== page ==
I spent and lot of time here talking about how amazing life can be despite diabetes; how the burden of this disease – as unimaginably heavy it is – does not have to stop you from savoring life.
But sometimes, it just stops me cold. It shocks my soul. It, well, it pi$$es me off. Big time. This past weekend was one of those times. I’m still coming to terms with some news, and while I want to be all “Oh this will be fine,” I’ll be frank: I’m so very, very angry.
I won’t share names here, so bear with me as I tell the tale using some generalities (to protect the privacy of my friends, who are still dealing with all this).
First of all, I have this weird problem. I try to suppress it, but every time one of my friend’s kids has a baby (and yes, we are at that age: one by one, my good friends whom I still play tennis with, sail with, sometimes drink too much with, laugh with and generally act the same way we did when we were teenagers with, are all becoming grandparents) – anyway any time one of them welcomes a beautiful grandchild into their life, I am one of the first to celebrate. I dash to our cute downtown area and buy an adorable gift to drop off. I stare at the delicious pics on facebook. I imagine one day holding my own grandchild. That’s all normal.
Here’s what’s not normal: every single time; every single time, way down in my mind and my heart I think this:
Please, don’t ever let it be them.
You know what I’m talking about. Don’t ever let it be them. Don’t let that mom or grandparent or child know what it’s like to take on the challenge of learning to have an amazing life despite diabetes. Don’t let that mom do that first finger prick or needle injection on her own child thinking, “I shouldn’t be hurting her.” Don’t let that grandparent have to practically earn a medical degree to watch her own grandchild. Don’t let it happen. Now, I would never, ever say those words aloud. First of all, there’s this weird superstition in me too: don’t ever say it because that might help it happen. Second, that’s just mean. Every child is born to live a perfect life. Just because my child got a shorter stick in some ways does not mean I should even hint that there would ever be that possibility with another child.
And yeah, we all know: Type 1 Diabetes is rare. Really, “Only” about 1 in every 500 or 600 kids get it (those stats are not perfect; our nation has done a lousy job of tracking T1D incidences but that’s another blog for another day). So it’s safe to think that your friends’ kids are not going to be developing T1D. (Although it does happen).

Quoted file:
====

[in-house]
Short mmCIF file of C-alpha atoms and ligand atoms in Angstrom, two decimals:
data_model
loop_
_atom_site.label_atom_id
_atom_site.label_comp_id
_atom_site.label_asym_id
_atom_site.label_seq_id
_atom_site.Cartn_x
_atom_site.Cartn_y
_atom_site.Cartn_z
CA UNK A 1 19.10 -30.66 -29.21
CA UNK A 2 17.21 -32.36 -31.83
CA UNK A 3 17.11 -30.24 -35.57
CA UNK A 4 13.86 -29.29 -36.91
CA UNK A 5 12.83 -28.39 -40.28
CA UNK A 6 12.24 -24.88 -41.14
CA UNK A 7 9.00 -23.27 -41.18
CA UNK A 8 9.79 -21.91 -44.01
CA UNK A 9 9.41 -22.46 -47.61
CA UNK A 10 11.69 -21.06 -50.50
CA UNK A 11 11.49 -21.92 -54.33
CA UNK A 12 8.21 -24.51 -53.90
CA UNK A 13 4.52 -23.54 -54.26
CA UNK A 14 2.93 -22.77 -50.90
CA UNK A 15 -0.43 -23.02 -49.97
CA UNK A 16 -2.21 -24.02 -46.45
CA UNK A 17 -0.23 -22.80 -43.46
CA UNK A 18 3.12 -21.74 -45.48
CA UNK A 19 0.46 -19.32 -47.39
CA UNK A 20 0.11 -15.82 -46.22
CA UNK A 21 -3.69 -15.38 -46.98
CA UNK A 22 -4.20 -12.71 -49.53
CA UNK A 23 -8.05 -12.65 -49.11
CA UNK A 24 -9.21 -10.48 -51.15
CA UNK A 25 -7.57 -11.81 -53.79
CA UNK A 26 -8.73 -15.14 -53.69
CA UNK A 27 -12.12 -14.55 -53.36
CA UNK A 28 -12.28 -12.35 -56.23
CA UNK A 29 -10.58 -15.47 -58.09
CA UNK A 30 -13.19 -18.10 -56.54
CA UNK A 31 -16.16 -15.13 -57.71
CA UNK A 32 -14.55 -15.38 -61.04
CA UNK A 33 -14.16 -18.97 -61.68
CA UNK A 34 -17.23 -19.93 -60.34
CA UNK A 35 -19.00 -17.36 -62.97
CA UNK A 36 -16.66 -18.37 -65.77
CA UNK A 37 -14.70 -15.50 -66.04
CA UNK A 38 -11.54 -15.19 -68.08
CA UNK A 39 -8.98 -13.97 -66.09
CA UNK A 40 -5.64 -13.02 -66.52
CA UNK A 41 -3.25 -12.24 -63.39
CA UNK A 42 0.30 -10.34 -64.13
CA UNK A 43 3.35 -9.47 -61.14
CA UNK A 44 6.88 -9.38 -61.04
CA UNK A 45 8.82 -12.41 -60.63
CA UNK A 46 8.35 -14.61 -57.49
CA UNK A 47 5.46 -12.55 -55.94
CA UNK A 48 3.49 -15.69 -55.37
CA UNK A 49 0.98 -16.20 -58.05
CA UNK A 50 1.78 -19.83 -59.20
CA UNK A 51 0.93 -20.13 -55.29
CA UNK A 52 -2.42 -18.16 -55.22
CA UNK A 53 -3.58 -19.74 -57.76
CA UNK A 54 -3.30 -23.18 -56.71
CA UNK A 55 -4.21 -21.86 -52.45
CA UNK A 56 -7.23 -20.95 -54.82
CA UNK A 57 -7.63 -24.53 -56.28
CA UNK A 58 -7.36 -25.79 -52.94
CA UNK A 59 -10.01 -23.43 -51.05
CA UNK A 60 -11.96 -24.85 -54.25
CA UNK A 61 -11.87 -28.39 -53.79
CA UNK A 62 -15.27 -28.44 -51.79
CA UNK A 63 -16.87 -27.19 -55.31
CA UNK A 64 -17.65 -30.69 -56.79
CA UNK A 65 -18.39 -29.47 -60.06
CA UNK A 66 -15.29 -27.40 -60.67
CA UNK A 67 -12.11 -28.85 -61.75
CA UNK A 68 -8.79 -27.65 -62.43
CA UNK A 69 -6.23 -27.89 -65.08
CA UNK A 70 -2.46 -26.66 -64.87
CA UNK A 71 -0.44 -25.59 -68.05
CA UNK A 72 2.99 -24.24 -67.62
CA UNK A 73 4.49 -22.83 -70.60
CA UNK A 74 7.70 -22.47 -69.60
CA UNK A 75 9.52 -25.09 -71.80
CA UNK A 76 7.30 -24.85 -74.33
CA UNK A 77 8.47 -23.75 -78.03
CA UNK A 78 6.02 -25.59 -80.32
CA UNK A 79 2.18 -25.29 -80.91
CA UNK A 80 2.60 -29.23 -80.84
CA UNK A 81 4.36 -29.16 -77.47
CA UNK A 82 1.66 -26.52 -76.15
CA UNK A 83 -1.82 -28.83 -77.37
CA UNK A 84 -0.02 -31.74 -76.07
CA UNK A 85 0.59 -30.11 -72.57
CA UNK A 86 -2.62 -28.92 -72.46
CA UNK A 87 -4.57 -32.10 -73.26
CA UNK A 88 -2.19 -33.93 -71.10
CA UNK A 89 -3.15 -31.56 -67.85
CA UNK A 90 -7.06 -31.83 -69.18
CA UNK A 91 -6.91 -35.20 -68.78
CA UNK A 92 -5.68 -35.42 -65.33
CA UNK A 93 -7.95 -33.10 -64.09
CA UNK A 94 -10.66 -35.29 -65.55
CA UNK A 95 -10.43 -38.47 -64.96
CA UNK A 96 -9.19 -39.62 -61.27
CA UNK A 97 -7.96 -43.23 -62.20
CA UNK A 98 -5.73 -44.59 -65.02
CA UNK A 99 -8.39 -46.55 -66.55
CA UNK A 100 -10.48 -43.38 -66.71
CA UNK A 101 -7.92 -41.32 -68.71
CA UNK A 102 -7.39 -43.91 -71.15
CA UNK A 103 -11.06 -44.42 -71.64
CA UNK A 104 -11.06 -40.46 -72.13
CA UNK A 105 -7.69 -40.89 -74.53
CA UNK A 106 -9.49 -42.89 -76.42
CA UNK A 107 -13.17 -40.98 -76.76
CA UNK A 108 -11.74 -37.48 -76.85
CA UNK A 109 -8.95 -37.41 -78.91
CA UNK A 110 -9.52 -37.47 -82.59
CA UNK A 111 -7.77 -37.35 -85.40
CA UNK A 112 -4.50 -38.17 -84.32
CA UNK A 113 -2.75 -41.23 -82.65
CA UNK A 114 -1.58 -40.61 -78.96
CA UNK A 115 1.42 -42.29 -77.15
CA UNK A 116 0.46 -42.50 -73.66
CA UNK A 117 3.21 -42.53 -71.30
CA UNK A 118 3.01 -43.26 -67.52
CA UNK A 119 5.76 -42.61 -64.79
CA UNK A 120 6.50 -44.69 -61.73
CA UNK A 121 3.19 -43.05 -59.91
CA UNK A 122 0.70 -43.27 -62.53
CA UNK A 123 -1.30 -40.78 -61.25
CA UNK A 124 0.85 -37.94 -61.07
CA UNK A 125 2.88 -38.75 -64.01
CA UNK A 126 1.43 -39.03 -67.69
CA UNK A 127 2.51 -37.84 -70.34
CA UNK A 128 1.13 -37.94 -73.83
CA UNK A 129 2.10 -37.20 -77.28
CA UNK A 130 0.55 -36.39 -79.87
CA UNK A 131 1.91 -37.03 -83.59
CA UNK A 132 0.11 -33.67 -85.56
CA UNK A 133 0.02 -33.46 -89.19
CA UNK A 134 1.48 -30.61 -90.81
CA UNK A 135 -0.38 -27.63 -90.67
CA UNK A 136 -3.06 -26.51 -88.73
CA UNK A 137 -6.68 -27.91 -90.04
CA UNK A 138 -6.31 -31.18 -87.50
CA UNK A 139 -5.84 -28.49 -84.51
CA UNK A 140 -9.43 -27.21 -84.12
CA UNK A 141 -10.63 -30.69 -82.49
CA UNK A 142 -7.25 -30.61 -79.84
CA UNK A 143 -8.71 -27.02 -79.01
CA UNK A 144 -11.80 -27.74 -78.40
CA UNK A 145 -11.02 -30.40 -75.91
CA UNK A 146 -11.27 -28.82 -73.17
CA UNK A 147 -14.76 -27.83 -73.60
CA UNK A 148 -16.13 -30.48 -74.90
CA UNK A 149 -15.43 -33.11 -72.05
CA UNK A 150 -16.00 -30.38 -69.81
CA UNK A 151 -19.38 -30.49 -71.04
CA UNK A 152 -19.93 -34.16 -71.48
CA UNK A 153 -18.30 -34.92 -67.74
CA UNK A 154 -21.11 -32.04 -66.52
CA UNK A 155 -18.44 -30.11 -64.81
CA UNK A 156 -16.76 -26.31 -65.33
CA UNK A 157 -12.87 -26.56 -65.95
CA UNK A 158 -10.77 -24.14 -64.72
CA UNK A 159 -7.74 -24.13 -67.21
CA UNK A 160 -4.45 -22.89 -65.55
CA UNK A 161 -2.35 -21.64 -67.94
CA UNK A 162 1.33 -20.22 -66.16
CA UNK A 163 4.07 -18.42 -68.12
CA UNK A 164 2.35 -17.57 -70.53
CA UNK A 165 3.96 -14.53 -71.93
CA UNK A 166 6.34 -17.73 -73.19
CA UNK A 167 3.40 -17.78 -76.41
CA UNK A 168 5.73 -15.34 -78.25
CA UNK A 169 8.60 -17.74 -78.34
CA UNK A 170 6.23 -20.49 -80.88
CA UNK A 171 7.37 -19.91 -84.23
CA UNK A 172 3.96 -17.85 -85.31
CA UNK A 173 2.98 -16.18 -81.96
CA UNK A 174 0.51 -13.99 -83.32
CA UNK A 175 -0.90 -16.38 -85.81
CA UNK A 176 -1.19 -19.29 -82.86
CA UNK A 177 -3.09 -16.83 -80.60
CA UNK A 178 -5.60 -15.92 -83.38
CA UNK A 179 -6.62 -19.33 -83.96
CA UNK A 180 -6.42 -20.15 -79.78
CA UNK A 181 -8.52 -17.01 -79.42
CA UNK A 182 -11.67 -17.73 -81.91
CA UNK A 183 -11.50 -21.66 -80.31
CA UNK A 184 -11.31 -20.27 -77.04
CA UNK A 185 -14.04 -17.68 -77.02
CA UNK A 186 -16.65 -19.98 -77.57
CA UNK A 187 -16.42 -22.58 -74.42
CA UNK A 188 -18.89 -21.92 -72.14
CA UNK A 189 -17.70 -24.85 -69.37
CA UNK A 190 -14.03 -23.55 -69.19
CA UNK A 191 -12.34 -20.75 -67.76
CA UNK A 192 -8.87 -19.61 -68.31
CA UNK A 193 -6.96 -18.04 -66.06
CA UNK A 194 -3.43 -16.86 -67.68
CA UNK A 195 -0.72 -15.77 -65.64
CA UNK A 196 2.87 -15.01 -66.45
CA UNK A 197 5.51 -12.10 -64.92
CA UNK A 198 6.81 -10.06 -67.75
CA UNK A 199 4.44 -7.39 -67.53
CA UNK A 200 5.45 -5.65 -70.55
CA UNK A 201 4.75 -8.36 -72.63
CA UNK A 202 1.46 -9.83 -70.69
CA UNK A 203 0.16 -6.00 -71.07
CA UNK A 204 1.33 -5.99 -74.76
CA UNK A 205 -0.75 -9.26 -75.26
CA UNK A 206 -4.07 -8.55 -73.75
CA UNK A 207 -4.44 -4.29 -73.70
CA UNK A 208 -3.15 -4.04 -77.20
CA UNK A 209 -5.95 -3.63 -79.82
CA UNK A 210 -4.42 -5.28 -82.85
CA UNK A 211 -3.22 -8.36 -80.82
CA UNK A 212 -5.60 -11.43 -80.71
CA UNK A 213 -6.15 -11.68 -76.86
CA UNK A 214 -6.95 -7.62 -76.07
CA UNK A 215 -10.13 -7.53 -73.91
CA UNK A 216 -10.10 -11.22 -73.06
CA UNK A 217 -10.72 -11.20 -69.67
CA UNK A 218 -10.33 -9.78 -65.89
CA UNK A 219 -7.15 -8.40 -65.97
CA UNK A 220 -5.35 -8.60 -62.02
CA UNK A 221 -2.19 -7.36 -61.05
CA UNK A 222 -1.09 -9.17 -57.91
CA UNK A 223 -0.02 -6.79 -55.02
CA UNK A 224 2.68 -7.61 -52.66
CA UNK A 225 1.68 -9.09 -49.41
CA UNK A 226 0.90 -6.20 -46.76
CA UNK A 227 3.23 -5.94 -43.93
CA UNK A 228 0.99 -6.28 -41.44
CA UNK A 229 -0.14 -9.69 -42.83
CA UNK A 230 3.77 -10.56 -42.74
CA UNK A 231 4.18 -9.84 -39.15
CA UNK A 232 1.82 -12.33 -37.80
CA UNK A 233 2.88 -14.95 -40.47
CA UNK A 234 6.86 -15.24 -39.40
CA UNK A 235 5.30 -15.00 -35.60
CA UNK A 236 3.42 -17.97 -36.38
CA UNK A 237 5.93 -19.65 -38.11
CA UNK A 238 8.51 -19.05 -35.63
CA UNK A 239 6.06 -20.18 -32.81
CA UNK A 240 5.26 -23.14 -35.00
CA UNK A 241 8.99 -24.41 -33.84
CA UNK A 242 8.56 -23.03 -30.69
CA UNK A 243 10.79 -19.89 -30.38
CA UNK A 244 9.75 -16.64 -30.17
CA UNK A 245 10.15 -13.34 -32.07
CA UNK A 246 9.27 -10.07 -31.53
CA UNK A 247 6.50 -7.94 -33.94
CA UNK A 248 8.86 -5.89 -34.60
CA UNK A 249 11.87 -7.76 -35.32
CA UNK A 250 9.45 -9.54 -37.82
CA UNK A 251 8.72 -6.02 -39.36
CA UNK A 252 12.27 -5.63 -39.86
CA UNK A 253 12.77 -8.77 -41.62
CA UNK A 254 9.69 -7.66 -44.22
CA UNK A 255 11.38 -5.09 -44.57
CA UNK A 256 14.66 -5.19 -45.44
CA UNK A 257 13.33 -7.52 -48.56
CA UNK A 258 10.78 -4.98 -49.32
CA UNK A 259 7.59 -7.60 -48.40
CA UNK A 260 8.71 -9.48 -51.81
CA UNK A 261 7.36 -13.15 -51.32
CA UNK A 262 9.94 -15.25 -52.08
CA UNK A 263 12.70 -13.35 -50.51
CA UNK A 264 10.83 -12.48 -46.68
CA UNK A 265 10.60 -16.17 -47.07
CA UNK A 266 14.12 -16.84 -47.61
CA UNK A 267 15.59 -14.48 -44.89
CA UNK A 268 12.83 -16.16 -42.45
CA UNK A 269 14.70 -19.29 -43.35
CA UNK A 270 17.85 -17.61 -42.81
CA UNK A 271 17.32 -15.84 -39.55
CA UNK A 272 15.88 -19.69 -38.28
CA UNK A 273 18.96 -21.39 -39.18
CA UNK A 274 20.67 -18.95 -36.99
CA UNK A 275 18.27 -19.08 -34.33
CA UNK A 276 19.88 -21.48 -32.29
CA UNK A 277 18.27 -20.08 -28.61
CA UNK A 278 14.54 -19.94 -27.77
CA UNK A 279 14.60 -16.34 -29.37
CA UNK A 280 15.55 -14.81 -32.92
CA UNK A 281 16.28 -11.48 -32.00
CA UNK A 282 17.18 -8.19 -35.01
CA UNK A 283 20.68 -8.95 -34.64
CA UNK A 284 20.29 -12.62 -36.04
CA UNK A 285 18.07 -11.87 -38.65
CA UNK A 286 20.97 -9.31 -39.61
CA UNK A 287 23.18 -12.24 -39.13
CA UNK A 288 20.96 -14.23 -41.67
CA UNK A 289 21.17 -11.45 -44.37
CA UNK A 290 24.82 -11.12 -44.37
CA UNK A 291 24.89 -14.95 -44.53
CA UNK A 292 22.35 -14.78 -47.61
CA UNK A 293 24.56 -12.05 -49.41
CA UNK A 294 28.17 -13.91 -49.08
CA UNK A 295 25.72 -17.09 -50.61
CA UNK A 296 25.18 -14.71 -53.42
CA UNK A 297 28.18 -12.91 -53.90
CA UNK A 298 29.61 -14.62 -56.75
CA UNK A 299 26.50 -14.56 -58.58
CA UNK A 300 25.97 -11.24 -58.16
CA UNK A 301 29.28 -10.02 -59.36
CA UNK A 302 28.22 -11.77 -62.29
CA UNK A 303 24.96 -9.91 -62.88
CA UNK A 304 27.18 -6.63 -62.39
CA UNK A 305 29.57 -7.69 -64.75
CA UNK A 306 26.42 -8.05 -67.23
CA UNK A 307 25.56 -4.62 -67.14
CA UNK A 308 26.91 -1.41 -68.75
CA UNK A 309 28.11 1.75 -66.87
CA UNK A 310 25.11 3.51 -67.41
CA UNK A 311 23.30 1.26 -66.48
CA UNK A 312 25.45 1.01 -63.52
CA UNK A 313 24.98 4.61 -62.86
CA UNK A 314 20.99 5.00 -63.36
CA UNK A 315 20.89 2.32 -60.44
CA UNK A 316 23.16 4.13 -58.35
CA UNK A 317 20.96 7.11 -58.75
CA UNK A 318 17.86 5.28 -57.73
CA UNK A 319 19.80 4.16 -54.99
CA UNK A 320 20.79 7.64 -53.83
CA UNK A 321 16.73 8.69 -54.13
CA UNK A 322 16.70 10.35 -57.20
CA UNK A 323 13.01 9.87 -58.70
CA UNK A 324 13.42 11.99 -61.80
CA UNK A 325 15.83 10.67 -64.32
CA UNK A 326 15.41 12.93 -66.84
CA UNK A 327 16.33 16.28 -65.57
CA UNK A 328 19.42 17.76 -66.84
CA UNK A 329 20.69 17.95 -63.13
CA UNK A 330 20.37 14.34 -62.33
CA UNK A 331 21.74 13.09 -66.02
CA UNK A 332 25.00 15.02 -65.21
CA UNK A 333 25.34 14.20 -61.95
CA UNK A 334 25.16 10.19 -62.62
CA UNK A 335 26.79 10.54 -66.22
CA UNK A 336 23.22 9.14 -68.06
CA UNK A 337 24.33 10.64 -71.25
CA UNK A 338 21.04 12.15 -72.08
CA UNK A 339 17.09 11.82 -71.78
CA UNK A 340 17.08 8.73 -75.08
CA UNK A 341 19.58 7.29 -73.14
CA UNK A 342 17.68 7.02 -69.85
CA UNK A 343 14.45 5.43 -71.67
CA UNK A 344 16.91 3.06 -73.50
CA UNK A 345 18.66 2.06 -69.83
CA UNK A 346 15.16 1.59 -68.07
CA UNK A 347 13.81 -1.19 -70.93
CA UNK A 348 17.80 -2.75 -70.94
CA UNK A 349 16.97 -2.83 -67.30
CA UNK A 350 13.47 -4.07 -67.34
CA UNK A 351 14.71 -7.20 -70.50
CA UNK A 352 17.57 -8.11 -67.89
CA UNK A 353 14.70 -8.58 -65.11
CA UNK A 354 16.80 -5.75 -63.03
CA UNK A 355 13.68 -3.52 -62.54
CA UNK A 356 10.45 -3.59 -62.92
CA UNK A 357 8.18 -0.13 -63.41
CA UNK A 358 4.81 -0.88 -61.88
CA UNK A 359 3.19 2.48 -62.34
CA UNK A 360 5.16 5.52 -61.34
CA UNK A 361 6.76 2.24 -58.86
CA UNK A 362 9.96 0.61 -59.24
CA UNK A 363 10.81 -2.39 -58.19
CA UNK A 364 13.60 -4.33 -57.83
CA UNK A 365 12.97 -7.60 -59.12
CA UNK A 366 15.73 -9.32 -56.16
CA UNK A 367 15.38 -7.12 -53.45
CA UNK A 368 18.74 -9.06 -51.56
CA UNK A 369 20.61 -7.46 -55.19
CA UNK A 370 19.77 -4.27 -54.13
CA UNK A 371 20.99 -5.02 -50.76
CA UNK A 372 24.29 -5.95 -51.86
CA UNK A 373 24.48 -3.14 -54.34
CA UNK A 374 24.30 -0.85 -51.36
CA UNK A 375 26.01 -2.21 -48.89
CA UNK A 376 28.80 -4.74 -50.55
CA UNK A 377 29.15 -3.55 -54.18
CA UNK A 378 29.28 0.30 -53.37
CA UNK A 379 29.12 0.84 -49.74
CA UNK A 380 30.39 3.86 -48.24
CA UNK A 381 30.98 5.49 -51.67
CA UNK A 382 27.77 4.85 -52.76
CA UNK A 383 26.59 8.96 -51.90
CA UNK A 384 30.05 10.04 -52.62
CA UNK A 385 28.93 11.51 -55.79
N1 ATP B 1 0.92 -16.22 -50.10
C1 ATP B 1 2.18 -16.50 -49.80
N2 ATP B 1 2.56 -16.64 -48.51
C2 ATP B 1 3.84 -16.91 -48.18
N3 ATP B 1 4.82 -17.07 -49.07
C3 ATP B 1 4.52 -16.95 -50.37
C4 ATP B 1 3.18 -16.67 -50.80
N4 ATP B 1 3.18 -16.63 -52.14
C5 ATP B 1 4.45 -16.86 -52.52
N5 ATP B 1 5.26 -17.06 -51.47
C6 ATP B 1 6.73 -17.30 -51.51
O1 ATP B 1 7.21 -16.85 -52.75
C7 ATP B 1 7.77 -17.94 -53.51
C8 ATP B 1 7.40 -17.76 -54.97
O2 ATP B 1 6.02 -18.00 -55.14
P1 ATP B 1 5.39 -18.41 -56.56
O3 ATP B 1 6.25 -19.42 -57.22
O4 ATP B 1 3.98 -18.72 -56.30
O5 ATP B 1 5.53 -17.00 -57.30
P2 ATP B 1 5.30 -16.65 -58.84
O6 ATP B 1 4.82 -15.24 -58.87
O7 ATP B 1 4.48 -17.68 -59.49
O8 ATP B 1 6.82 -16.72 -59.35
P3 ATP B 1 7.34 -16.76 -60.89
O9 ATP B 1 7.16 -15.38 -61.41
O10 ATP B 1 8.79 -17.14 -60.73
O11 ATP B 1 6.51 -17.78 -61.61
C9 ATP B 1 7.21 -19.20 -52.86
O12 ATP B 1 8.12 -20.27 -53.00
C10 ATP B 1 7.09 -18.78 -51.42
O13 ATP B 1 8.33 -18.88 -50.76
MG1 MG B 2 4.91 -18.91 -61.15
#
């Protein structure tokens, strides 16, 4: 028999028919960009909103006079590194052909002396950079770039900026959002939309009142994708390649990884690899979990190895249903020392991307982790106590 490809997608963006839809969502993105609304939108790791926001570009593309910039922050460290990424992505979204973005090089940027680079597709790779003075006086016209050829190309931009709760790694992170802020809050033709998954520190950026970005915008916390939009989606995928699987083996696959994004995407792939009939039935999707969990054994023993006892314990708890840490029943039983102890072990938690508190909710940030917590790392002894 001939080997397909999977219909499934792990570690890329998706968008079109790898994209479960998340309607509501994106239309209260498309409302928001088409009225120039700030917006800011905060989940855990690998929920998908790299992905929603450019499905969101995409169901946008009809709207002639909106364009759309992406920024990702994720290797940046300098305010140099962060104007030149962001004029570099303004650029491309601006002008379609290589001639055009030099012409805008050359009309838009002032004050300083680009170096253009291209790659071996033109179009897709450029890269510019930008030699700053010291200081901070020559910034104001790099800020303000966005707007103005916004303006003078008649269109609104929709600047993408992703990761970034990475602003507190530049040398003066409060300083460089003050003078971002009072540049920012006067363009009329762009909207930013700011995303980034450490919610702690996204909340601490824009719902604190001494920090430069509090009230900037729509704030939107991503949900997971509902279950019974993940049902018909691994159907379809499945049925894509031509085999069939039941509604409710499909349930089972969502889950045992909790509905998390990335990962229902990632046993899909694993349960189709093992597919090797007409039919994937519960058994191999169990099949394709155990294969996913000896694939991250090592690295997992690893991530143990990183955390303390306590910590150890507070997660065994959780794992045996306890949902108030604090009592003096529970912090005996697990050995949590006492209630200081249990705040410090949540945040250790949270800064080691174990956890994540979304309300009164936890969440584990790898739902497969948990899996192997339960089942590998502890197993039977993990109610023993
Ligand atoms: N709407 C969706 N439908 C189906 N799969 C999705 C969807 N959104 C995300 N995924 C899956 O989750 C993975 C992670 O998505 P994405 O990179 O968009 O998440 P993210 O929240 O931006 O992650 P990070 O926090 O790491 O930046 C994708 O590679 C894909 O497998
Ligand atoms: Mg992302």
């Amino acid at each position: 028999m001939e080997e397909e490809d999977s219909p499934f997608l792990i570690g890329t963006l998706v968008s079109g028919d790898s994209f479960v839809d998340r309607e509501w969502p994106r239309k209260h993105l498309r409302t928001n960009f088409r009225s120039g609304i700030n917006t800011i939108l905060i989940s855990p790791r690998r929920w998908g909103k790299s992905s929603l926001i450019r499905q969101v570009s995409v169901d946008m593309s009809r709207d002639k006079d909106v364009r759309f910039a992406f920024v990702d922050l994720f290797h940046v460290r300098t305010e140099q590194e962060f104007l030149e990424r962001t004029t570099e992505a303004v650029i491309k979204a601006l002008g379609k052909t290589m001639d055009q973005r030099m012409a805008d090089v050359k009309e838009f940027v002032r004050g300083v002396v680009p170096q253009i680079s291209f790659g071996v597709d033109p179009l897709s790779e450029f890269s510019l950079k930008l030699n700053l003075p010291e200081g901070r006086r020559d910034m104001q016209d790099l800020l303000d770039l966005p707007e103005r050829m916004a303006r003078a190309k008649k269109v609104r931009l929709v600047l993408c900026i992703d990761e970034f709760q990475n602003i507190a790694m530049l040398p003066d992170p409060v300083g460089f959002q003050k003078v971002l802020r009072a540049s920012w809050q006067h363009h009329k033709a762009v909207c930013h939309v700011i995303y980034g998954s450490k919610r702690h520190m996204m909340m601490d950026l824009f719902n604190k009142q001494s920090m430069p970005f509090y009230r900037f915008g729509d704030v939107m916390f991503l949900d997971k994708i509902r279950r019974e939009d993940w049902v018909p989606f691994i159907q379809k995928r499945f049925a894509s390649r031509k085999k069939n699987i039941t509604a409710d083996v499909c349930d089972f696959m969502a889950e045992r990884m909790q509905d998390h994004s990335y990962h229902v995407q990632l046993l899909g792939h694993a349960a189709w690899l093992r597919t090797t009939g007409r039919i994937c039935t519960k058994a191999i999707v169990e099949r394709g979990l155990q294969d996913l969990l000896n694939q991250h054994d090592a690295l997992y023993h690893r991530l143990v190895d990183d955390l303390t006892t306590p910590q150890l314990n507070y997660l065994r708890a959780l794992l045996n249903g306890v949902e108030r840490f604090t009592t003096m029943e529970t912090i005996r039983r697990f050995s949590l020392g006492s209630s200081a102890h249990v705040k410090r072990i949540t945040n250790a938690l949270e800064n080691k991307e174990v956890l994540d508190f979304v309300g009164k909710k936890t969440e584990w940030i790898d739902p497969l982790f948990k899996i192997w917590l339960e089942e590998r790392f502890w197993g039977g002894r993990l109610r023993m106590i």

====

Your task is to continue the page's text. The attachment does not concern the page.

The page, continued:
Here’s the strange part of my strange problem: the only time I don’t have that terrible fear run through my head is when a young woman with Type 1 Diabetes I know has a child. When that happens, I’m all “This is a miracle!” And “You guy are rock stars!” and “See! It’s done and done so well!” I honestly never, ever think the “please don’t let it be them” thing. Because that would just be too unfair. The universe would never allow that. Right?
So that’s the back story, and sorry for the time it took. Now to the story.
I have a D-family that is very special to me. The mom is the very first D-Mom I ever met (before anyone knew that term). When my Lauren was diagnosed, a teacher in her school got in touch with this mom and asked her to help me. And for 15 years, she has. Since her girls (she has two with T1D) are a few years older than my Lauren, they’ve been my “proof.” Worried about transitioning to middle school? Saw them do it with style. Concerned about how my girl would juggle being an active high schooler and her diabetes? Like my Lauren, this family’s girls were active, popular, funny, in the middle of everything and yes, not perfect with their diabetes care. Send a girl far away to college with diabetes? Watched them do it and master it. Burn out and then bounce back? Yep – this family is one of the only ones to admit an a1c to me that made me realize my child was not alone. And then show me that you could turn it around. What a gift to Lauren and to me.